Category Archives: Current Events

The Prince of Chintz under Pressure

The very first old house which enchanted me–and still does–is the Justin Smith Morrill Homestead in Strafford, Vermont, where I lived as a child. It’s a pink Gothic Revival confection, perfect in every way, and perfectly preserved. Here in Salem, we have several notable Gothic Revival houses, including conspicuous examples that were captured by Walker Evans when he passed through town and an Andrew Jackson Downing design that I walk by every day on the way to work. And then of course there is the gothicized Pickering House. All of these houses are very well-maintained: people who buy Gothic Revival houses really have to make a commitment to their preservation because the style is characterized by intricate exterior and interior detail and for the most part they do make this commitment, with the very notable apparent exception of Mario Buatta, the famous New York interior designer nicknamed the “Prince of Chintz”. In 1992, Mr Buatta purchased a very prominent Gothic Revival house located in a very prominent historic district:  the William H. Mason House (1845) in the midst of the Thompson Hill Historic District in Thompson, Connecticut. After some initial renovations he abandoned the project and the house, and its very prominent deterioration ensued. The Connecticut Trust for Historic Preservation placed the property on its Most Endangered list in 2004, and last summer an online petition was launched. Things heated up last month: with the cancellation of a scheduled appearance by Buatta on March 6 by Historic New England and an article in the New York Times in which one Thompson neighbor called the designer a “New York interior desecrater” and Buatta threatened to sell the house to a funeral parlor if the complaints don’t cease and desist. Closer to the scenethe Hartford Courant has published an article today which discusses the legal remedies open to preservationists (very interesting–involving environmental laws). “Demolition by neglect” has always been incomprehensible to me, except in situations of hardship–which clearly this is not. This particular case is even more difficult to understand: surely this notoriety is bad for Mr. Buatta’s business as well as his reputation. And this is a man who has served, or continues to serve for all I know, on the board of New York City’s Historic House Trust. Let’s hope that he comes to the decision to sell or save the Mason house soon.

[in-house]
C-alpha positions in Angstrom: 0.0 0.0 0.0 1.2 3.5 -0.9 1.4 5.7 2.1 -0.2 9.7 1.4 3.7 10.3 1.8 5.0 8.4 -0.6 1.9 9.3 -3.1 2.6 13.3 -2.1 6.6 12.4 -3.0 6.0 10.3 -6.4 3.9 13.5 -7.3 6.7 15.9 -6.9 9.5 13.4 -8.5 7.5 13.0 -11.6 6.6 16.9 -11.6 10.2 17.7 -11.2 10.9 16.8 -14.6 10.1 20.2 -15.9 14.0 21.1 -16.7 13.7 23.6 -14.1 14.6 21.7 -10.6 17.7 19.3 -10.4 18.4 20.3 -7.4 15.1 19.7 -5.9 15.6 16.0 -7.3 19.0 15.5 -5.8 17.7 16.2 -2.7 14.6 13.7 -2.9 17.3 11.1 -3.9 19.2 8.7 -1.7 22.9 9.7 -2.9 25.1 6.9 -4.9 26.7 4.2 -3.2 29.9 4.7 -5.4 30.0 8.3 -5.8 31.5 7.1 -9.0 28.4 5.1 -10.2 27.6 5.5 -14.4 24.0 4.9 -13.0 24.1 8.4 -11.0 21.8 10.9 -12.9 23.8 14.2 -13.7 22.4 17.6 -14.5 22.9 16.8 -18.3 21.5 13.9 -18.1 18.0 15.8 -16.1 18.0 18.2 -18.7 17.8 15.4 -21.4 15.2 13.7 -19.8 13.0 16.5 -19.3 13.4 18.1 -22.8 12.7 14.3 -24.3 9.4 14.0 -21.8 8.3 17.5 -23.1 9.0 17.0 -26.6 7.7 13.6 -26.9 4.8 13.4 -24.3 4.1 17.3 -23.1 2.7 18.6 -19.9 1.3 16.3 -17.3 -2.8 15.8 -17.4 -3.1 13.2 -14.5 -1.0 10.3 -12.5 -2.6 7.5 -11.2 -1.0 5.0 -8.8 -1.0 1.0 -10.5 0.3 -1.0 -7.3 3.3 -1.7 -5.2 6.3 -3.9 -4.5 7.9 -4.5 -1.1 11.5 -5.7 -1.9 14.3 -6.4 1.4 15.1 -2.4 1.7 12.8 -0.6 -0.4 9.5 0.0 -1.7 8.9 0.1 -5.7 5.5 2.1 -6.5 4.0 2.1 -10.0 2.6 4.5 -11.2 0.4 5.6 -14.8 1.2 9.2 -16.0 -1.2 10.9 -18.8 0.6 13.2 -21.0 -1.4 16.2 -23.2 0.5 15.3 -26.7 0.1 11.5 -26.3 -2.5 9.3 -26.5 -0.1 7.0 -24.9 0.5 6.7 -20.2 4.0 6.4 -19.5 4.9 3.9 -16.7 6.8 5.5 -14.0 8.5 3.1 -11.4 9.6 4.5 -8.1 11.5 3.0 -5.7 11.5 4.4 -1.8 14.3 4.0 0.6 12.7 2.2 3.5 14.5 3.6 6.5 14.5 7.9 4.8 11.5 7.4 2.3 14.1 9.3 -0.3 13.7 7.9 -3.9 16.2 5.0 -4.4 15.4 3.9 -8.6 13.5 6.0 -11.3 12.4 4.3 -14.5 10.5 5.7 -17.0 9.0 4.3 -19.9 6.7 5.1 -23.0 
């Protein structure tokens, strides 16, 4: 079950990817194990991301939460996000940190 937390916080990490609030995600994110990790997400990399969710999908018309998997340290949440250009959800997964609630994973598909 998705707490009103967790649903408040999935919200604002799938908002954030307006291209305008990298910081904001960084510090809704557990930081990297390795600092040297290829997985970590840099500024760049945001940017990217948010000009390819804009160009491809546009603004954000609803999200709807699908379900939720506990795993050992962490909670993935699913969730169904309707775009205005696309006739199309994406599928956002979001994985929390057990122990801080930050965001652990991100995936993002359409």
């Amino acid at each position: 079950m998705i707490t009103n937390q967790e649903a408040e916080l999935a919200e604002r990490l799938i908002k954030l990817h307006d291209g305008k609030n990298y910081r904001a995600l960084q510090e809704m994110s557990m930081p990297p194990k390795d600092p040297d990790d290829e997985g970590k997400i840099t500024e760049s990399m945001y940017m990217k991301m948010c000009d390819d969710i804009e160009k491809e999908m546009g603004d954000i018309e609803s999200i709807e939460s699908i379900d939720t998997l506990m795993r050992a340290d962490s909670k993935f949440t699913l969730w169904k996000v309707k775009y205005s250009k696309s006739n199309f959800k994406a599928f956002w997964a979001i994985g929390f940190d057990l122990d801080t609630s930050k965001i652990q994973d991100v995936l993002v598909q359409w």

Demolition by Neglect

Demolition by Neglect 1986-001

Demolition by Neglect Buatta

The William H. Mason House today and in 1986 (Hartford Courant and Gregory Andrews for the National Registry of Historic Places, 1986; a watercolor sketch of Mr. Buatta lounging in a Gothic-esque bed, Konstantin Kakanias for the New York Times (pinched from this great post at the Down East Dilettante).


History for Sale

Today Bonhams Auctions in New York is selling off over 300 items from one of the largest private collections of historical emphemera in the world: “Treasures from the Caren Collection. How History Unfolds” includes printed and manuscript items dating from the sixteenth century to the near-present, and every single one represents its moment in an intimate way. That’s the power of paper, and Bonham’s digital catalog–with zoomable images–really brings you into the picture. Even though I had tons of stuff to do yesterday (and it was a sunny spring day), I couldn’t resist perusing the items, including beautiful contemporary prints of the Spanish Armada and Sir Francis Drake, broadsides covering everything from Charles I’s trial to the Great London Fire to the Salem Witch Trials and all the big events of the American Revolution, Civil War daguerreotypes, baseball ephemera, and assorted letters, maps, photographs, tickets and posters from the nineteenth and twentieth centuries. There are beautiful, touching photographs of Native American chiefs from the later nineteenth century, as well as not-so-beautiful –but equally haunting–images of victims of war and lynching. Lots of little slips of paper that you wouldn’t think would be “historical”, but most definitely are. Below is a sampling of items that appealed to me, but really, I could have put every single lot into this post!